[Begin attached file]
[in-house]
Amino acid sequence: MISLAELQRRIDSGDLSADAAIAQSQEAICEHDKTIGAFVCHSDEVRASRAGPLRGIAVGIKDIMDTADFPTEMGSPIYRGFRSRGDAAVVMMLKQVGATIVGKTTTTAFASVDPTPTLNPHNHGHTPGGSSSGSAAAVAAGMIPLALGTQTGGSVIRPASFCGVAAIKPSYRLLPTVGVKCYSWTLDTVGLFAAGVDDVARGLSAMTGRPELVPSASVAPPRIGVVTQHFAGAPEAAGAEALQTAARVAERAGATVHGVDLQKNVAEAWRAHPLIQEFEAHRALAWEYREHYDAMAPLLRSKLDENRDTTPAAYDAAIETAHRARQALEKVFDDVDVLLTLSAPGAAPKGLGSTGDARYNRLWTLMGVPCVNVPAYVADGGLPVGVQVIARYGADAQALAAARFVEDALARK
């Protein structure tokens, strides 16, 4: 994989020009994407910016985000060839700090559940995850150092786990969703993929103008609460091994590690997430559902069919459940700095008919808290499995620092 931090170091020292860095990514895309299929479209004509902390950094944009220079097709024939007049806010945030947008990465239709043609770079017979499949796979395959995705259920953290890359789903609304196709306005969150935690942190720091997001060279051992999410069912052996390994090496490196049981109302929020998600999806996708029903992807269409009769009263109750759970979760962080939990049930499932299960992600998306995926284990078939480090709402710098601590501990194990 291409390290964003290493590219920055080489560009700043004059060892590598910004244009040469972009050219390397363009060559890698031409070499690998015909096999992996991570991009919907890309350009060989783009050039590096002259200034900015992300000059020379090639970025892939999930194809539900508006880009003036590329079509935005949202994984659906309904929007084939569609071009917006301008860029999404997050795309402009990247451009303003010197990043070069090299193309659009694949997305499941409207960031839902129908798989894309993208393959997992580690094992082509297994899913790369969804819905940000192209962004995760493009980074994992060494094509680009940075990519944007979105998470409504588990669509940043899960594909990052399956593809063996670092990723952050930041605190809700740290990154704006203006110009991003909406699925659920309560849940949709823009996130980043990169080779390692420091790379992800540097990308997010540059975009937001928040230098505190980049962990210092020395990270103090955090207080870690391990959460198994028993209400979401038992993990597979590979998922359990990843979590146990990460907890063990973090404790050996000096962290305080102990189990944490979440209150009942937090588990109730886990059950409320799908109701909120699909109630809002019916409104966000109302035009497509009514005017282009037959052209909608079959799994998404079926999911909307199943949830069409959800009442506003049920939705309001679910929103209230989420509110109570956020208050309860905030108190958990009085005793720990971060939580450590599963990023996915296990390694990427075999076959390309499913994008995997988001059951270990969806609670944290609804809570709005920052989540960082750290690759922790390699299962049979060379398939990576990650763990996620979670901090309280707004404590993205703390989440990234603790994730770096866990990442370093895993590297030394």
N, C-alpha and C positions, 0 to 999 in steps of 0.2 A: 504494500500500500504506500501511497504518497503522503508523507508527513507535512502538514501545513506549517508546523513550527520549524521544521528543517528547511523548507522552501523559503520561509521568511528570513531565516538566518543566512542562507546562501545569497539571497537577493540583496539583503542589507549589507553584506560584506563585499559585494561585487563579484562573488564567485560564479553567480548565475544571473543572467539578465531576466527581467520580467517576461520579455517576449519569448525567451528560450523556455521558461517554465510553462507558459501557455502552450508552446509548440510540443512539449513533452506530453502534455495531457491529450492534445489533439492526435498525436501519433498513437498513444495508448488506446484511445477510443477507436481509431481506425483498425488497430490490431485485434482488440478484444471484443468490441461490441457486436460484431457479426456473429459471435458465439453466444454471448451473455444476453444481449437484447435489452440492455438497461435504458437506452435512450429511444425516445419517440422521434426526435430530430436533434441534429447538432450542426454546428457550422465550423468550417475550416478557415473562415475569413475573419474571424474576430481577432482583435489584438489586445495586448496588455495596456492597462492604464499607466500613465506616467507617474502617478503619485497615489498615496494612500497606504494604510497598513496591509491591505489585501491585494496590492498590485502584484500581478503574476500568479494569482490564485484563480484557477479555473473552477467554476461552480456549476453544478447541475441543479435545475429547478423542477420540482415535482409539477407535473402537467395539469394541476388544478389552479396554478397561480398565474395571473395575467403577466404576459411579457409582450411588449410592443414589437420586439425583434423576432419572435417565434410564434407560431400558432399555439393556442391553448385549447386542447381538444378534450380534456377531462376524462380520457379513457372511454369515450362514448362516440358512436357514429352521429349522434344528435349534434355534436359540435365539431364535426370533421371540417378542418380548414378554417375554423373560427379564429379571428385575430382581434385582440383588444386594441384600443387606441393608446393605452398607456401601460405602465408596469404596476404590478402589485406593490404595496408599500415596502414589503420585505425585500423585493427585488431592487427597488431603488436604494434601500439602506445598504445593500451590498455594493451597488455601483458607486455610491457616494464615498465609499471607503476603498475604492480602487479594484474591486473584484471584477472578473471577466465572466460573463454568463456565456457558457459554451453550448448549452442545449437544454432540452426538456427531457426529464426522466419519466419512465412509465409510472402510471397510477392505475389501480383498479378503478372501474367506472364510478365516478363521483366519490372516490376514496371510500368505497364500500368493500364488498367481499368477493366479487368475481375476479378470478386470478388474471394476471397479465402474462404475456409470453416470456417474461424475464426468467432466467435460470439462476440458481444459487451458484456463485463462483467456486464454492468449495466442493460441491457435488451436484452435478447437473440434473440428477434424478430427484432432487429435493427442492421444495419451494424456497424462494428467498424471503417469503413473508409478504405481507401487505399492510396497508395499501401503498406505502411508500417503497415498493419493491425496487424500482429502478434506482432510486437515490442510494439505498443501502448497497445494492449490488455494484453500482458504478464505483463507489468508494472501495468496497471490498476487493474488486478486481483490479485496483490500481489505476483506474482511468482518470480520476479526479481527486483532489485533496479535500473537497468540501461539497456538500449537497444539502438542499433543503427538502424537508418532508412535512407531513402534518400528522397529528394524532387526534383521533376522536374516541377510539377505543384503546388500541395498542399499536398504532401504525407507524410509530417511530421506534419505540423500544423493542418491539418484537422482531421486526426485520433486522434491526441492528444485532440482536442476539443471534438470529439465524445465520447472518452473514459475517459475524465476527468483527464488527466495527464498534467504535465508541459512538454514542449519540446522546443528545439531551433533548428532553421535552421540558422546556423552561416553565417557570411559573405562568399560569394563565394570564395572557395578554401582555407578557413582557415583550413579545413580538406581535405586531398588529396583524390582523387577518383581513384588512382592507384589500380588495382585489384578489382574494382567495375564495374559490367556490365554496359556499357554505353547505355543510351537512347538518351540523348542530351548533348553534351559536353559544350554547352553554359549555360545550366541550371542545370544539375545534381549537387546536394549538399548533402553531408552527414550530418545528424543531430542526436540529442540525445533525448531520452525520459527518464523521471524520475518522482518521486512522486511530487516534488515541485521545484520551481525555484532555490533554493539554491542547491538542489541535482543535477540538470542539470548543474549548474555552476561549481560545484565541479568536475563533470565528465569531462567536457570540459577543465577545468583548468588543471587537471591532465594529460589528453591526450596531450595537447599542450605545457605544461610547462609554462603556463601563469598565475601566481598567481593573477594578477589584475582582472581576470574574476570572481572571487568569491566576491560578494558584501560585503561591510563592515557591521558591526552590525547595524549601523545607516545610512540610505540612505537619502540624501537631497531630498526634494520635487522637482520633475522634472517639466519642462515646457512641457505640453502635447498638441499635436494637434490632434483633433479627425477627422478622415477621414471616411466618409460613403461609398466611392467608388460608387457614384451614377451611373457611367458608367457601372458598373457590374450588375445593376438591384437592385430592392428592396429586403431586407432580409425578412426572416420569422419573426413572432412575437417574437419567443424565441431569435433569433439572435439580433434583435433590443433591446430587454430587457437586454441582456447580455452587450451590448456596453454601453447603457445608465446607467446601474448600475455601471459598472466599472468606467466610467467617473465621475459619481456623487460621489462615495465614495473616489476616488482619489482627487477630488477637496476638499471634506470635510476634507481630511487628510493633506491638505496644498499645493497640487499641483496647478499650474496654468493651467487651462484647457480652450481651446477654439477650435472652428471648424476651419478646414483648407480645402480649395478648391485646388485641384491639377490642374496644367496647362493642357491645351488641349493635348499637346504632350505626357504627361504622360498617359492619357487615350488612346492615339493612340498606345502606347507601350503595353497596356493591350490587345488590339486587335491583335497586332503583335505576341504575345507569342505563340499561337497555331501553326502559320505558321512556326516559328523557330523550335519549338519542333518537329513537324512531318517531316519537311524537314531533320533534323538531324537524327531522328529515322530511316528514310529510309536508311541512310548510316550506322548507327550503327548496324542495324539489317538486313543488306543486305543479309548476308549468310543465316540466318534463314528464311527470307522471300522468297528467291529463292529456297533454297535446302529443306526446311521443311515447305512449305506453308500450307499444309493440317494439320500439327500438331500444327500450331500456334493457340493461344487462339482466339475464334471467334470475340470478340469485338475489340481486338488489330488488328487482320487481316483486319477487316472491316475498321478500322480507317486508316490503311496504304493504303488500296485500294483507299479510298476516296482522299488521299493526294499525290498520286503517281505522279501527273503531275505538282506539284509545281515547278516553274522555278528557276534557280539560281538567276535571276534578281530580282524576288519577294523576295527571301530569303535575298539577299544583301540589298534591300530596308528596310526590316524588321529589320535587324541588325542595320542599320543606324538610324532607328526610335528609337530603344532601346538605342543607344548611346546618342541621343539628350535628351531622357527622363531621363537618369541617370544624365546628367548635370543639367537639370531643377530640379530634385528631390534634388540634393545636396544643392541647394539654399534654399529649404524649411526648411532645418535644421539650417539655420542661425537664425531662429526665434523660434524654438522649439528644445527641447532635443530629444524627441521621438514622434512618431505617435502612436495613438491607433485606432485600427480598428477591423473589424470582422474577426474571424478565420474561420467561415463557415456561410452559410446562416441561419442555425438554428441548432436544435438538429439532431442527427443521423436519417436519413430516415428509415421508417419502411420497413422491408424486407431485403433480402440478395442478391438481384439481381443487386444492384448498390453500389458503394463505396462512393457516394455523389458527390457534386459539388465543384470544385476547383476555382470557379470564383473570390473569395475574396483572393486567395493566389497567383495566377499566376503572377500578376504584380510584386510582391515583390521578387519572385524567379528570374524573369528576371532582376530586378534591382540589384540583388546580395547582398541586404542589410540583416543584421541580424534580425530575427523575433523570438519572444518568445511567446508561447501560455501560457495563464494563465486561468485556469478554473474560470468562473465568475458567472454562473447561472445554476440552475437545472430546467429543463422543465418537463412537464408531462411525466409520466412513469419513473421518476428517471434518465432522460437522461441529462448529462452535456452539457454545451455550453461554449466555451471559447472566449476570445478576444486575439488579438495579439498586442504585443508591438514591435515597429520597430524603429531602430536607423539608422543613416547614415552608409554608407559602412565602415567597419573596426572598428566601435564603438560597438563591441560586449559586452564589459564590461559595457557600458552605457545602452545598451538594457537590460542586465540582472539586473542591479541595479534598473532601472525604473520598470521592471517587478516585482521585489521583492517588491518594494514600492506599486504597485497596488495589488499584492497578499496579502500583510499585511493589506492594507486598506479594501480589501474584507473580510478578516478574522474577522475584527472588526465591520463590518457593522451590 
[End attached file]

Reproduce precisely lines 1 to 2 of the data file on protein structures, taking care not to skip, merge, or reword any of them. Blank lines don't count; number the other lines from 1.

[in-house]
Amino acid sequence: MISLAELQRRIDSGDLSADAAIAQSQEAICEHDKTIGAFVCHSDEVRASRAGPLRGIAVGIKDIMDTADFPTEMGSPIYRGFRSRGDAAVVMMLKQVGATIVGKTTTTAFASVDPTPTLNPHNHGHTPGGSSSGSAAAVAAGMIPLALGTQTGGSVIRPASFCGVAAIKPSYRLLPTVGVKCYSWTLDTVGLFAAGVDDVARGLSAMTGRPELVPSASVAPPRIGVVTQHFAGAPEAAGAEALQTAARVAERAGATVHGVDLQKNVAEAWRAHPLIQEFEAHRALAWEYREHYDAMAPLLRSKLDENRDTTPAAYDAAIETAHRARQALEKVFDDVDVLLTLSAPGAAPKGLGSTGDARYNRLWTLMGVPCVNVPAYVADGGLPVGVQVIARYGADAQALAAARFVEDALARK